FLYINGTURF: The jockeys and horses battle difficult conditions during a tough afternoon?s racing at Grafton yesterday.Photo:
FLYINGTURF: The jockeys and horses battle difficult conditions during a tough afternoon?s racing at Grafton yesterday.Photo:

Racing a test of skill

By TONY WHITE

twhite@dailyexaminer.com.au

RIDING 600 kilo thoroughbreds in driving rain on a sodden racetrack can create difficult circumstances for jockeys.

Apart from visibility, simply maintaining a firm grip on greasy reins takes more than a small amount of skill to ensure survival and a winning chance.

At yesterday's Grafton TAB meeting, the postillions were forced to endure unfavourable conditions better suited to frolicking ducks than race horses.

Jockey Darron Coleman experienced a rider's nightmare when he was forced to alter his grip on the reins on three occasions before winning the Patrice Products Class 1 Hcp (1600m) aboard Coffs Harbour-trained, Light Southerly.

The Gordon Yorke-prepared four-year-old gelding, with the addition of blinkers for the first time, was, under instructions, driven from the barriers to take up a forward position just behind the leading division.

Light Southerly, described by Yorke as 'thieving' when switching off in his previous races, suddenly wanted to pull hard with the shades when the pace dropped.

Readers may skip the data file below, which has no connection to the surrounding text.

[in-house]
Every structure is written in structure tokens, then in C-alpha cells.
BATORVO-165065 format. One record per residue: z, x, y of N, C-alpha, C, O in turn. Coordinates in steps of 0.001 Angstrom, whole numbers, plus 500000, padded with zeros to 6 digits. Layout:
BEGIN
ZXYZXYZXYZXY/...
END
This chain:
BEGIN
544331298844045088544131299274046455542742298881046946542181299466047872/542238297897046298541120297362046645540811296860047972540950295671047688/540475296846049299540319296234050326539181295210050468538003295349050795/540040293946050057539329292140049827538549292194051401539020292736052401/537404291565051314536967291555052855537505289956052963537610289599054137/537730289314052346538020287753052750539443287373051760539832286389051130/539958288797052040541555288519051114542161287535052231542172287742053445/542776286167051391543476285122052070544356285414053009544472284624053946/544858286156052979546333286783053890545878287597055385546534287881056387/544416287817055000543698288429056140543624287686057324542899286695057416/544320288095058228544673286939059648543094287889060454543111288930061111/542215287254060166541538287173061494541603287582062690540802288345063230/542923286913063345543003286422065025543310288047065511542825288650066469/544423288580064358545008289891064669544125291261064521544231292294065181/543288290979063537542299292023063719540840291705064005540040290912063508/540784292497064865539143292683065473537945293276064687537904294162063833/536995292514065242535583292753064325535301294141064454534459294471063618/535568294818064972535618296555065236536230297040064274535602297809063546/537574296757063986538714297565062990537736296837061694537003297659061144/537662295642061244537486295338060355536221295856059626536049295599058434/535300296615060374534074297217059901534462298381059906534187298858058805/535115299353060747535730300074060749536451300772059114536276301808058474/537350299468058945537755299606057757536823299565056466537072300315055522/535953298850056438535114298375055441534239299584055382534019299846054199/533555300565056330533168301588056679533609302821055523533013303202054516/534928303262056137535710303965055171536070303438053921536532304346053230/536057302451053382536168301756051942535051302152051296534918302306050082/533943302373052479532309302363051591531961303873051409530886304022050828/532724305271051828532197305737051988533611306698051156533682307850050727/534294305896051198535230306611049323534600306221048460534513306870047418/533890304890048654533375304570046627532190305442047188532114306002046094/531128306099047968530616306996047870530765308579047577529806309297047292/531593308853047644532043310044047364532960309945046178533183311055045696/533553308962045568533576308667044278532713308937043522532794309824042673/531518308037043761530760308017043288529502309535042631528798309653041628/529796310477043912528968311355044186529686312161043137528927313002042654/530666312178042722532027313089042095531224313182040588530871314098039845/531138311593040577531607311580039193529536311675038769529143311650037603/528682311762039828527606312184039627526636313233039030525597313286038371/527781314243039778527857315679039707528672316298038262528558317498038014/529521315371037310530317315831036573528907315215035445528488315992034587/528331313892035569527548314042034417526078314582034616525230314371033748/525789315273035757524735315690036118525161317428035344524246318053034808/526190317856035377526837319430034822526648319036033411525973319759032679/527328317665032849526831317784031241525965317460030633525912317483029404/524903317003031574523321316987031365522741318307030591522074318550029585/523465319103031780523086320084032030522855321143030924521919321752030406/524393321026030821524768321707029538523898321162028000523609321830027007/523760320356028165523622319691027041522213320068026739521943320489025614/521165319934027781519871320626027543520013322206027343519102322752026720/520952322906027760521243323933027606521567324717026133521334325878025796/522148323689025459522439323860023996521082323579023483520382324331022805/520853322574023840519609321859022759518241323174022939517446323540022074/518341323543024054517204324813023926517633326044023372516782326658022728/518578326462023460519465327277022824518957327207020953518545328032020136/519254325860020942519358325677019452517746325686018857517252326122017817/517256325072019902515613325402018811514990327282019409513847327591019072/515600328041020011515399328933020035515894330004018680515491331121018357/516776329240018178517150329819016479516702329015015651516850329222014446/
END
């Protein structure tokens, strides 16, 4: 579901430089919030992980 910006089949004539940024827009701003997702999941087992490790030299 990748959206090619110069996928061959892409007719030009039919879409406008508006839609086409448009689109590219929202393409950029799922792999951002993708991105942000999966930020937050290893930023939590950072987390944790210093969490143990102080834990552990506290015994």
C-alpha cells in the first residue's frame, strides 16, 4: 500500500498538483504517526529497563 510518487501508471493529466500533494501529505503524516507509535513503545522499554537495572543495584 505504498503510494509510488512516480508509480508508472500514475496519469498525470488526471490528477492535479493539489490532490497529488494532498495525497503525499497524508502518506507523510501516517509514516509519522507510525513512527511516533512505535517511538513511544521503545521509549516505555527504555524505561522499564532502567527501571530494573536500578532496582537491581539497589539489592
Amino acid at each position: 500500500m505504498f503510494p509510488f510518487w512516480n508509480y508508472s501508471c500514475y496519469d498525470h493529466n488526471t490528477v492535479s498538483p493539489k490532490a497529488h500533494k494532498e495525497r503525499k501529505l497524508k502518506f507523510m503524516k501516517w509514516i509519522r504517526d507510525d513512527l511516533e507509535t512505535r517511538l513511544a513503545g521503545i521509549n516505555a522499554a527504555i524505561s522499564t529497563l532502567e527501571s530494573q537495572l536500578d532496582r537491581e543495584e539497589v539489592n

"He pulled hard and the reins were greasy which didn't help," a mud spattered Coleman said after the win.

"Three times I had to gather him up hoping he didn't get on the heels of the horses in front."

The leaders quickened slightly and Coleman, who was back in the saddle with his feet hard against the stirrups, eventually gained control.

It was a torrid ride early but Coleman's work was far from finished.

Soon after straightening Coleman hoped Light Southerly would race up on the bit and overhaul the leader Sunhill.

However, after joining Sunhill, Coleman had to stop the gelding from hanging in and use all his vigour to get Light Southerly home narrowly from Sunhill and a fast closing Fuji.

In racing there is often more that goes into a ride that first meets the punter's eye.

York said the blinkers had made a big difference.

"I thought he was better than he was showing, the bugger was just thieving," he said.

"He just switched off last start at Port Macquarie and was bludging. I told Darron to drive him forward with the blinkers and make him do a bit of work."

Yorke, formerly training out of Wyong and Gosford, became a national celebrity when he trained unheralded Fire Oak to win the Group One Victoria Derby at Flemington as a maiden in 1990.

He will be looking to further success with his promising galloper Natural Destiny in the Noholme Hcp (1100m) at Randwick tomorrow.



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